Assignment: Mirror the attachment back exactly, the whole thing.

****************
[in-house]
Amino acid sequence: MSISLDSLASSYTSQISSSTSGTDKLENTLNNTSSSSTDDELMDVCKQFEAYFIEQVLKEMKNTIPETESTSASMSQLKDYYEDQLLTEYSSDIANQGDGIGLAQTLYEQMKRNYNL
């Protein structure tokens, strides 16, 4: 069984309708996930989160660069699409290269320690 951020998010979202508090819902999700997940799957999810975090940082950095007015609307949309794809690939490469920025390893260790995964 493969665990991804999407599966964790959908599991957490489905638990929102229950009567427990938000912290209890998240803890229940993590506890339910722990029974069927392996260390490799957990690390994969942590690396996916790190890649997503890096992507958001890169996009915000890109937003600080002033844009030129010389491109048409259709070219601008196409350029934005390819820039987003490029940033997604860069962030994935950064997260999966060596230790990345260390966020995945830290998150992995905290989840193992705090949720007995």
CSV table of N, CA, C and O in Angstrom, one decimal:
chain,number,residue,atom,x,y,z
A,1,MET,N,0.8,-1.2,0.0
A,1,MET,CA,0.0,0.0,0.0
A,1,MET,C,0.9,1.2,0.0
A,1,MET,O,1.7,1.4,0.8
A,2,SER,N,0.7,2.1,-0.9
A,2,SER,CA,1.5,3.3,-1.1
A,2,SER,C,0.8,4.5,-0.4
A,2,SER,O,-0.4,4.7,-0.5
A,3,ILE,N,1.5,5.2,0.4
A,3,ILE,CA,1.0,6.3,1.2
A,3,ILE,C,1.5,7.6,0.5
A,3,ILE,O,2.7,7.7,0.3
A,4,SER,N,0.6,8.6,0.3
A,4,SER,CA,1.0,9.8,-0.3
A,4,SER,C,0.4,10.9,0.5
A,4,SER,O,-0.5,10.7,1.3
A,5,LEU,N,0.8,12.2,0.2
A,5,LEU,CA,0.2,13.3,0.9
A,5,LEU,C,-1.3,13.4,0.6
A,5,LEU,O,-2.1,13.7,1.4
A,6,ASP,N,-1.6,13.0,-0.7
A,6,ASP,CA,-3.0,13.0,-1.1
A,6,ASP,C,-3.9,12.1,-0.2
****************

[in-house]
Amino acid sequence: MSISLDSLASSYTSQISSSTSGTDKLENTLNNTSSSSTDDELMDVCKQFEAYFIEQVLKEMKNTIPETESTSASMSQLKDYYEDQLLTEYSSDIANQGDGIGLAQTLYEQMKRNYNL
């Protein structure tokens, strides 16, 4: 069984309708996930989160660069699409290269320690 951020998010979202508090819902999700997940799957999810975090940082950095007015609307949309794809690939490469920025390893260790995964 493969665990991804999407599966964790959908599991957490489905638990929102229950009567427990938000912290209890998240803890229940993590506890339910722990029974069927392996260390490799957990690390994969942590690396996916790190890649997503890096992507958001890169996009915000890109937003600080002033844009030129010389491109048409259709070219601008196409350029934005390819820039987003490029940033997604860069962030994935950064997260999966060596230790990345260390966020995945830290998150992995905290989840193992705090949720007995």
CSV table of N, CA, C and O in Angstrom, one decimal:
chain,number,residue,atom,x,y,z
A,1,MET,N,0.8,-1.2,0.0
A,1,MET,CA,0.0,0.0,0.0
A,1,MET,C,0.9,1.2,0.0
A,1,MET,O,1.7,1.4,0.8
A,2,SER,N,0.7,2.1,-0.9
A,2,SER,CA,1.5,3.3,-1.1
A,2,SER,C,0.8,4.5,-0.4
A,2,SER,O,-0.4,4.7,-0.5
A,3,ILE,N,1.5,5.2,0.4
A,3,ILE,CA,1.0,6.3,1.2
A,3,ILE,C,1.5,7.6,0.5
A,3,ILE,O,2.7,7.7,0.3
A,4,SER,N,0.6,8.6,0.3
A,4,SER,CA,1.0,9.8,-0.3
A,4,SER,C,0.4,10.9,0.5
A,4,SER,O,-0.5,10.7,1.3
A,5,LEU,N,0.8,12.2,0.2
A,5,LEU,CA,0.2,13.3,0.9
A,5,LEU,C,-1.3,13.4,0.6
A,5,LEU,O,-2.1,13.7,1.4
A,6,ASP,N,-1.6,13.0,-0.7
A,6,ASP,CA,-3.0,13.0,-1.1
A,6,ASP,C,-3.9,12.1,-0.2